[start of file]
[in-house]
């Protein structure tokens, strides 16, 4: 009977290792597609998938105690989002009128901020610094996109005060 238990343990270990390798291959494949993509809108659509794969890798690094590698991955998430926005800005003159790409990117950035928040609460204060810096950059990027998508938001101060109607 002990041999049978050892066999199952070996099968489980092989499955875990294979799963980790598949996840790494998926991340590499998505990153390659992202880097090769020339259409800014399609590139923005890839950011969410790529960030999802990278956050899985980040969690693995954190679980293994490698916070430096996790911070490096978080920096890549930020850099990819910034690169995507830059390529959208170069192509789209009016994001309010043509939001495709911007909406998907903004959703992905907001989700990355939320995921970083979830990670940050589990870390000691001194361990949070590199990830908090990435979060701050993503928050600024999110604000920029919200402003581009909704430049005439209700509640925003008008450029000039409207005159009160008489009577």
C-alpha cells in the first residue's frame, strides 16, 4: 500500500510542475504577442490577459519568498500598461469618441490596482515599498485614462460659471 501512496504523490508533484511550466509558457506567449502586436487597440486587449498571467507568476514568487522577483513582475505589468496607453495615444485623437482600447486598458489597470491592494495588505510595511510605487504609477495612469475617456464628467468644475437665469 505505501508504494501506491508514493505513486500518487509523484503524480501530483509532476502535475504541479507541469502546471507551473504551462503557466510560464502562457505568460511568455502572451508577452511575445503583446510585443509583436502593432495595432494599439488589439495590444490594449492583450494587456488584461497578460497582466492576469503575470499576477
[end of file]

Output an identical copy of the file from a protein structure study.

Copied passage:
[in-house]
């Protein structure tokens, strides 16, 4: 009977290792597609998938105690989002009128901020610094996109005060 238990343990270990390798291959494949993509809108659509794969890798690094590698991955998430926005800005003159790409990117950035928040609460204060810096950059990027998508938001101060109607 002990041999049978050892066999199952070996099968489980092989499955875990294979799963980790598949996840790494998926991340590499998505990153390659992202880097090769020339259409800014399609590139923005890839950011969410790529960030999802990278956050899985980040969690693995954190679980293994490698916070430096996790911070490096978080920096890549930020850099990819910034690169995507830059390529959208170069192509789209009016994001309010043509939001495709911007909406998907903004959703992905907001989700990355939320995921970083979830990670940050589990870390000691001194361990949070590199990830908090990435979060701050993503928050600024999110604000920029919200402003581009909704430049005439209700509640925003008008450029000039409207005159009160008489009577």
C-alpha cells in the first residue's frame, strides 16, 4: 500500500510542475504577442490577459519568498500598461469618441490596482515599498485614462460659471 501512496504523490508533484511550466509558457506567449502586436487597440486587449498571467507568476514568487522577483513582475505589468496607453495615444485623437482600447486598458489597470491592494495588505510595511510605487504609477495612469475617456464628467468644475437665469 505505501508504494501506491508514493505513486500518487509523484503524480501530483509532476502535475504541479507541469502546471507551473504551462503557466510560464502562457505568460511568455502572451508577452511575445503583446510585443509583436502593432495595432494599439488589439495590444490594449492583450494587456488584461497578460497582466492576469503575470499576477